Scalia death: ‘You know they murdered him, right?’

By Cheryl Chumley

Dick Gregory, comedian, activist and social justice crusader.
Dick Gregory, comedian, activist and social-justice crusader.

Dick Gregory, an 83-year-old comedian who’s known by some as much for his social justice activism than his headlining jokes at comedy clubs in choice spots around the nation, fired off a curious question to a reporter who was seeking information about his upcoming Virginia Beach event that took a cryptic look at Justice Antonin Scalia’s recent and sudden death, and bluntly asked: “You know they murdered him, right?” he said.

Virginia-Pilot reporter Rashod Ollison then asked for clarification.

Gregory’s reported reply: “They said they found him with a pillow over his face. That place where he was, it’s a place where money folks go and do their freak stuff. One of the most powerful people in the world and he ain’t got no bodyguard, man?”

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Gregory also said during the interview he had suspicions about the government account of former President Kennedy’s death.

“I read a thousand dollars of newspapers from around the world, man,” he said, the Virginia-Pilot reported. “I’m one of the few people that know but ain’t supposed to know that Kennedy didn’t die in Dallas. He was a vegetable. He died in April of ’71. Everybody knows that.”

The interview shortly after switched gears – but Gregory’s quips underscore the questions that still remain over Scalia’s February 13 death, despite the findings from authorities that nothing unusual or suspicious occurred, as WND reported.

The New York Post, days after Scalia was found dead, published an account from a forensic pathologist, Michael Baden, who served 25 years in a the chief medical examiner’s office for the city that included this claim: Scalia could have been poisoned with something that “doesn’t show anything on the body,” or he could have died from natural causes, as officials reported, he said.

And Judy Melinek, a forensic pathologist who conducts autopsies for the Alameda County Sheriff Coroner’s Office in California, and is also the CEO of the consultant firm PathologyExpert Inc., wrote this for CNN just a few days ago: “Even if there was no foul play, the lack of an autopsy still leaves too many open questions.”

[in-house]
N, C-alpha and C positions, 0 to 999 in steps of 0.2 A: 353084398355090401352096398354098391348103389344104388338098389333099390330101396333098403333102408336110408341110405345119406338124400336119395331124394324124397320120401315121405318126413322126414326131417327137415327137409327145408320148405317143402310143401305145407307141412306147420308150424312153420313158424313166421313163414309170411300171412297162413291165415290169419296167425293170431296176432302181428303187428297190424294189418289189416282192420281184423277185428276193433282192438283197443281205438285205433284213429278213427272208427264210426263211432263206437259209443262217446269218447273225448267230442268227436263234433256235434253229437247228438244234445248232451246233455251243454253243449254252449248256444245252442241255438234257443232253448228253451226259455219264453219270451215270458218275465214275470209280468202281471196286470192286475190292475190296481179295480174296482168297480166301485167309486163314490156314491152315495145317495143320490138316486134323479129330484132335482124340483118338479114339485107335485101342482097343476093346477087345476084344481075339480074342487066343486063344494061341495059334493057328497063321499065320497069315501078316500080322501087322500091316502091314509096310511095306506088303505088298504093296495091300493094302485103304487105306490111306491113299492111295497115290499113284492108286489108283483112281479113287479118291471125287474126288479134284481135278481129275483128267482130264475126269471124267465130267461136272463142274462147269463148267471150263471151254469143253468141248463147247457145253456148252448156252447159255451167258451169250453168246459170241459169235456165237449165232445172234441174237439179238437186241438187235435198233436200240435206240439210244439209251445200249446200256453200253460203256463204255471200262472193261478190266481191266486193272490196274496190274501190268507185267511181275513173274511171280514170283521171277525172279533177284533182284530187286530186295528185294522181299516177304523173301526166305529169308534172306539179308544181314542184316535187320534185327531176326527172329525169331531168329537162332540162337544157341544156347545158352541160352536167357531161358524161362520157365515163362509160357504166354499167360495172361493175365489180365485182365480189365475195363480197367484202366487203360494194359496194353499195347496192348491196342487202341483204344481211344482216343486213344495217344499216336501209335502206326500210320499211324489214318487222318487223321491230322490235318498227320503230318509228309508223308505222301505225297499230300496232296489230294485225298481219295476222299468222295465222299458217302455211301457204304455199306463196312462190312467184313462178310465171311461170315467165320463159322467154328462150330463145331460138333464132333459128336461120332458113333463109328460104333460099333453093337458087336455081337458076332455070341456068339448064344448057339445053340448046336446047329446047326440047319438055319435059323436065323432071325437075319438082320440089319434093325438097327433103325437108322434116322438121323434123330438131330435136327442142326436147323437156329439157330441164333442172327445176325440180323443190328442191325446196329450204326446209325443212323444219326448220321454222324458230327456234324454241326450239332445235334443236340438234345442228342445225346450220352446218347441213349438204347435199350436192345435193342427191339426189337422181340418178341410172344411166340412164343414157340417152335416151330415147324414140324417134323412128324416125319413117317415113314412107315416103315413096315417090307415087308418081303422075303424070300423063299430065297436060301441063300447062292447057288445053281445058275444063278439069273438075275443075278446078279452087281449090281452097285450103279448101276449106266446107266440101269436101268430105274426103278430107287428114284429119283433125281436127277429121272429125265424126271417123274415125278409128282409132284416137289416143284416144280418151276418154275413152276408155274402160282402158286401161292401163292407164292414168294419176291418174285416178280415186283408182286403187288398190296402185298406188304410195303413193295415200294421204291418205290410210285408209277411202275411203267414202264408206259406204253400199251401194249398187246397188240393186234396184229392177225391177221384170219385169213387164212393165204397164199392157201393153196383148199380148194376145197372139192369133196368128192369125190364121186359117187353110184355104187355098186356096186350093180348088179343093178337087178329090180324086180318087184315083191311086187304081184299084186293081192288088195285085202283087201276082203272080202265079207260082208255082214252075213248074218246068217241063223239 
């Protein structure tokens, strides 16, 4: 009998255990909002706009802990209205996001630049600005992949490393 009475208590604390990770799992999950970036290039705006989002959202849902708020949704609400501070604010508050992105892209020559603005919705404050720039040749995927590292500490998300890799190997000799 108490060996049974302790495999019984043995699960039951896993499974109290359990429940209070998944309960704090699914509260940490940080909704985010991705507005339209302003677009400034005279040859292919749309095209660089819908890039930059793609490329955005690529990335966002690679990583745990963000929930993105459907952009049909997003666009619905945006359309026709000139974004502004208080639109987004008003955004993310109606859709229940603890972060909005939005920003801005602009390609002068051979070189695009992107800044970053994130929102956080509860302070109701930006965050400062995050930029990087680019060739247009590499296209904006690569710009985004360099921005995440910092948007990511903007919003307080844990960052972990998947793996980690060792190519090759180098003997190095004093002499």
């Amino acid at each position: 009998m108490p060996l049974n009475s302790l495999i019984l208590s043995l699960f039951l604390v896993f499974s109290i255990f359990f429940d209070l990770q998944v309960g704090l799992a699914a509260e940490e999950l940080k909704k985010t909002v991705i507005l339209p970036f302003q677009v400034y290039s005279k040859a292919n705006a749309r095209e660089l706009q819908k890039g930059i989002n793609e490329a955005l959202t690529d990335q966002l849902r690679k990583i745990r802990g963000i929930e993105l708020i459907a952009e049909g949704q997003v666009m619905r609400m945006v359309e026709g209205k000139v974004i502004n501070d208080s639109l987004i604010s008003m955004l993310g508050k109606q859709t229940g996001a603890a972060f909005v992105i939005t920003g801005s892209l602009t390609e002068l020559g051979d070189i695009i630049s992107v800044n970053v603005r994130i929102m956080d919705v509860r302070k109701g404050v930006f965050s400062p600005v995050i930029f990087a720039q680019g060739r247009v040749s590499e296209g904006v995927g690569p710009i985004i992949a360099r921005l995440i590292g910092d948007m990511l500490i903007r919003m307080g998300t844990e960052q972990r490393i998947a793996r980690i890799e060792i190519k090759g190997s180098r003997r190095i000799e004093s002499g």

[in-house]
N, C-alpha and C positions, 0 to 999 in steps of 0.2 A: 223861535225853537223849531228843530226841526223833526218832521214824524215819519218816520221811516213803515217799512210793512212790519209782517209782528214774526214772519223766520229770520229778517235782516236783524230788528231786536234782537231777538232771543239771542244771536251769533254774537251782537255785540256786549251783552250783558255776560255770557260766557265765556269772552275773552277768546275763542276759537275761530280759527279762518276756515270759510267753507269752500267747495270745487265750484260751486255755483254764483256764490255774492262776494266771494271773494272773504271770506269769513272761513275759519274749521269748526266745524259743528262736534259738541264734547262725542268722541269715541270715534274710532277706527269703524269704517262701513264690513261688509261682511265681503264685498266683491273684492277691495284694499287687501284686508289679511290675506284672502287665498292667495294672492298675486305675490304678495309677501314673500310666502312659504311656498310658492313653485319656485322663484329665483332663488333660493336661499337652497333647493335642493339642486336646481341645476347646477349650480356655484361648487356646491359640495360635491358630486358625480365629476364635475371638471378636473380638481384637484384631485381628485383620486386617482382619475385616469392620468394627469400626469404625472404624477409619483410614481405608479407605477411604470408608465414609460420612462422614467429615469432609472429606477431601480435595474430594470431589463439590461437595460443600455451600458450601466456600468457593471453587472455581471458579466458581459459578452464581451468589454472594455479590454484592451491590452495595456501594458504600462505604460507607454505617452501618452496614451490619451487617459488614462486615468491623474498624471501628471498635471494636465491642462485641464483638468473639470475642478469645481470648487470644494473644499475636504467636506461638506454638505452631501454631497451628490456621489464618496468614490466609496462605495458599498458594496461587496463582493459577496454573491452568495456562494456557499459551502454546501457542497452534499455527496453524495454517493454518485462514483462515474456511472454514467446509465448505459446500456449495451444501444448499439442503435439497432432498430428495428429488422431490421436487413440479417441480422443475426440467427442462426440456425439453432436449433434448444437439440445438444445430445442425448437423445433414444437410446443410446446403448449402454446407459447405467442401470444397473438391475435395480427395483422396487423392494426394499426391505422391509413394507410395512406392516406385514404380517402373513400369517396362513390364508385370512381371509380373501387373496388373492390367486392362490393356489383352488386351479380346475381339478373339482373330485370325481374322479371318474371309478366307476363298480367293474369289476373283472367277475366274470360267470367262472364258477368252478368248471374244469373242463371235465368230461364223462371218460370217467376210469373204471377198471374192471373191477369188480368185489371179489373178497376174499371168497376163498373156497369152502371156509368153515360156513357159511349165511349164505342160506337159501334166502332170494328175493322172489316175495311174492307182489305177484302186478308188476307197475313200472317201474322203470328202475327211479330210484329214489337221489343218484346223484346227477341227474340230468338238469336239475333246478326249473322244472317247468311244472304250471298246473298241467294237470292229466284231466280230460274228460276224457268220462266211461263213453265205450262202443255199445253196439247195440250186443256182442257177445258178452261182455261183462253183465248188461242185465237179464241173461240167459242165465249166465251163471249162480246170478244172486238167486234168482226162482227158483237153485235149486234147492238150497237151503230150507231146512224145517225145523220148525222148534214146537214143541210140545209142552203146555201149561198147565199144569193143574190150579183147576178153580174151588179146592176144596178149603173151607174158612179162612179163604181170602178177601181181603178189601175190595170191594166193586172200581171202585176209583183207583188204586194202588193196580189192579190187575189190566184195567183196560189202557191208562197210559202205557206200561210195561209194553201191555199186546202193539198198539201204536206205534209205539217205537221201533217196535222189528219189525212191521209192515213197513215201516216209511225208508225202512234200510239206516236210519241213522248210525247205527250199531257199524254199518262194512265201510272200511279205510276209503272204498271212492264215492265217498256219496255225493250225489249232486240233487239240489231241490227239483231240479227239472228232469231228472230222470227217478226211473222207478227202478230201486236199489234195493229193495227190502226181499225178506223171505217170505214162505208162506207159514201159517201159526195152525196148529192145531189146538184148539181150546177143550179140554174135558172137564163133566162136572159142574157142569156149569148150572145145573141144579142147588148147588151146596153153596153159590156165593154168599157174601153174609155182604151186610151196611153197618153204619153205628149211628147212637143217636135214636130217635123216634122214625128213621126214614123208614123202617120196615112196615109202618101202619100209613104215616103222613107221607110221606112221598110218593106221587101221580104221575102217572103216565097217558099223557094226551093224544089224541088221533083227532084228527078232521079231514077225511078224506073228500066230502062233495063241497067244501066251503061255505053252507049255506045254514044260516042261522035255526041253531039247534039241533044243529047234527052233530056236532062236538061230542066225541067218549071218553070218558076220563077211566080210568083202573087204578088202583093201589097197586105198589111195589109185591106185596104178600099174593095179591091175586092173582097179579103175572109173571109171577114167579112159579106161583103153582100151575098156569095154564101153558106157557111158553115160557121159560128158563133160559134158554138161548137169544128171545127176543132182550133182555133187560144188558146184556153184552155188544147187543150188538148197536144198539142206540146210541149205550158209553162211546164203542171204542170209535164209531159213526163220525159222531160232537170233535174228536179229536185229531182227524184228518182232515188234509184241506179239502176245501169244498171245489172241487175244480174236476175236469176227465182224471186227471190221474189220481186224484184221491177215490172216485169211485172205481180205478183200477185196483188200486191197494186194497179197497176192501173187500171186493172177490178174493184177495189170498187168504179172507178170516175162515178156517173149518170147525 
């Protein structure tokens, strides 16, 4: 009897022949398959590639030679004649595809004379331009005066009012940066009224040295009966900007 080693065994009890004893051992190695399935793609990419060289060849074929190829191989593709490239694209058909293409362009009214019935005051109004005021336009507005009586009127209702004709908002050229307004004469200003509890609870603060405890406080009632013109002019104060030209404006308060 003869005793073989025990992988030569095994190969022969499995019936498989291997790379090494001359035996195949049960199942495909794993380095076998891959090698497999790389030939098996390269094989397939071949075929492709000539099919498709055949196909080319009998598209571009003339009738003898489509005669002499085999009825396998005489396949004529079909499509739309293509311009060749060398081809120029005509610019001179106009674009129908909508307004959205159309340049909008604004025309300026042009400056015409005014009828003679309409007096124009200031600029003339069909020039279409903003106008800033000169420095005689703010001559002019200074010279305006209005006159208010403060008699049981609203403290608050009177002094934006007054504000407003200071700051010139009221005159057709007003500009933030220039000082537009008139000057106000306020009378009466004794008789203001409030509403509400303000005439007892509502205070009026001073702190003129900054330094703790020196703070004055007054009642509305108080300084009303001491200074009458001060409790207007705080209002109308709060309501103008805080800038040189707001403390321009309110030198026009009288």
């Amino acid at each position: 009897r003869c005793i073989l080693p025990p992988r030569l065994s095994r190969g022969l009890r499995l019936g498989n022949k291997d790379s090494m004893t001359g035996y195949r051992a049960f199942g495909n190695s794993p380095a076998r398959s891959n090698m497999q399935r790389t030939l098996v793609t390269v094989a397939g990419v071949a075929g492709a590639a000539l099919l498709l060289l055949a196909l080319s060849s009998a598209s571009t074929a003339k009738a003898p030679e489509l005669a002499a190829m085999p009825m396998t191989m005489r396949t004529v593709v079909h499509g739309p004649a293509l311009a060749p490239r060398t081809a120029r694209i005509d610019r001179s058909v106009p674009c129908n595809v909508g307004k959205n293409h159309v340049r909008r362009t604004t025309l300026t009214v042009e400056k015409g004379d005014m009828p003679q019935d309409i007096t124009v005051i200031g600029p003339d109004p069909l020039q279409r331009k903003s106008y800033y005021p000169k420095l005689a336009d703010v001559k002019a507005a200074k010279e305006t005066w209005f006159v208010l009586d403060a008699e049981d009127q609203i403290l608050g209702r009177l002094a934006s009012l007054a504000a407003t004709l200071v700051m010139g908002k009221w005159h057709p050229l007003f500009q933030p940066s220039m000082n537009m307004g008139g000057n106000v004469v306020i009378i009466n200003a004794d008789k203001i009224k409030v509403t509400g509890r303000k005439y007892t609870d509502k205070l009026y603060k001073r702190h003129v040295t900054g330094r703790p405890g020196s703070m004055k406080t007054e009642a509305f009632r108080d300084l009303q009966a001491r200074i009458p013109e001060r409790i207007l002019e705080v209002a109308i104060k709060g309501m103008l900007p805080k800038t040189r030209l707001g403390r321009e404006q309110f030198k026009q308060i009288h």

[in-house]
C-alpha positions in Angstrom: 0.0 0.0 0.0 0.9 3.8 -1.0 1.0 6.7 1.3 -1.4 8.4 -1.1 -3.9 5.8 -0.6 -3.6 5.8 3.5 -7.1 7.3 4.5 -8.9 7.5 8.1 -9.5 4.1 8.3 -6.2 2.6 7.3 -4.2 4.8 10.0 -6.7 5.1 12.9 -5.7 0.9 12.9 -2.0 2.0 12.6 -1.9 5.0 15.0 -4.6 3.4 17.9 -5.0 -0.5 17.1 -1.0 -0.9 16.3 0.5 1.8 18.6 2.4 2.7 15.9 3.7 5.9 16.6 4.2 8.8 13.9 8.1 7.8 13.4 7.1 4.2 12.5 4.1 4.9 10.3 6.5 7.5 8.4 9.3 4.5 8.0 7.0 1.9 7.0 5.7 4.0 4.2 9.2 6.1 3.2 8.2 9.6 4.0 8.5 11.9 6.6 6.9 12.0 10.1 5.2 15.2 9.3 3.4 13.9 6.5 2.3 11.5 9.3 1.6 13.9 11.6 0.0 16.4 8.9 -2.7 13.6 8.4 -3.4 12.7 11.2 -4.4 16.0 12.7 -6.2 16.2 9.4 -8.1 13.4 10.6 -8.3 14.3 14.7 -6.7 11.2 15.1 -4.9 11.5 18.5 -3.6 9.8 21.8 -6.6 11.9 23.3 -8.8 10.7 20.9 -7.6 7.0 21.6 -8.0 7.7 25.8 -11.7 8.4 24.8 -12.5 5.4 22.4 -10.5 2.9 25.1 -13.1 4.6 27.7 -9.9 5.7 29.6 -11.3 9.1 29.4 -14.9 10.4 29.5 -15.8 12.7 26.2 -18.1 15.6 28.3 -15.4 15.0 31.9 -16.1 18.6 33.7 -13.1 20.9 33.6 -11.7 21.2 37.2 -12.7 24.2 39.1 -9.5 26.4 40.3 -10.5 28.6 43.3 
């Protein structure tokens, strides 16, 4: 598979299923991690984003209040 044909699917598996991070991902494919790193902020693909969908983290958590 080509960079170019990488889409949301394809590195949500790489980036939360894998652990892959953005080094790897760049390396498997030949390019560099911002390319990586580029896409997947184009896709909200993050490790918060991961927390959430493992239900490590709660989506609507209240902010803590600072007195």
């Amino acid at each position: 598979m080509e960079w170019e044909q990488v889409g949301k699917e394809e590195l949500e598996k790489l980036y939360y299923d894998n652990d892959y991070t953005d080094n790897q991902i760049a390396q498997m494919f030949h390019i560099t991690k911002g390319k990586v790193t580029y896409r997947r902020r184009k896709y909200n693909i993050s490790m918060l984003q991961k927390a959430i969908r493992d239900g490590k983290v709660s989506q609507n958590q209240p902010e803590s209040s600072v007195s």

She went on, in CNN: “Scalia’s unexamined death will add to the conspiracy theory industrial complex. It didn’t need to be so, especially since Scalia’s pre-existing medical conditions make it likely that his death was a natural one. Why is it that in a nation with the best medical technology in the world, we are still allowing a law enforcement official and a judge on the end of a telephone line to declare someone dead and pronounce the manner of death as natural without an autopsy?”

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Melinek reminded the word autopsy in Greek means “see for yourself,” and said that’s exactly what the proper authorities should have done with Scalia’s death.

“[An autopsy] is the one and only scientific method for definitively determining the cause and manner of death,” she wrote. “Even if this decedent weren’t a controversial and powerful national figure, he should have had an autopsy. Why? Because whenever someone is dead in bed at a private residence with a pillow over his head, there is the possibility that the death was not a natural one. Scalia had underlying medical conditions, but he did not have a known terminal illness. He was not expected to die at any moment.”

She said Scalia’s death was just the type that come under the purview of coroners and medical examiners and “there should have been an autopsy by a board-certified forensic pathologist” and an investigation at the death scene by trained law enforcement and medical officials.

“Instead,” Melinek wrote, “we have a marshal and the property owner [John Poindexter] calling up a justice of the peace and everyone agreeing that there must have been ‘no foul play.’ Even if there was no foul play, the lack of an autopsy still leaves too many open questions. … Had Scalia died in an urban center with a medical examiner’s office, he would have had a thorough and complete death investigation … His body would have been brought to the morgue and at the very least, an external examination would have been performed by a licensed forensic pathologist.”

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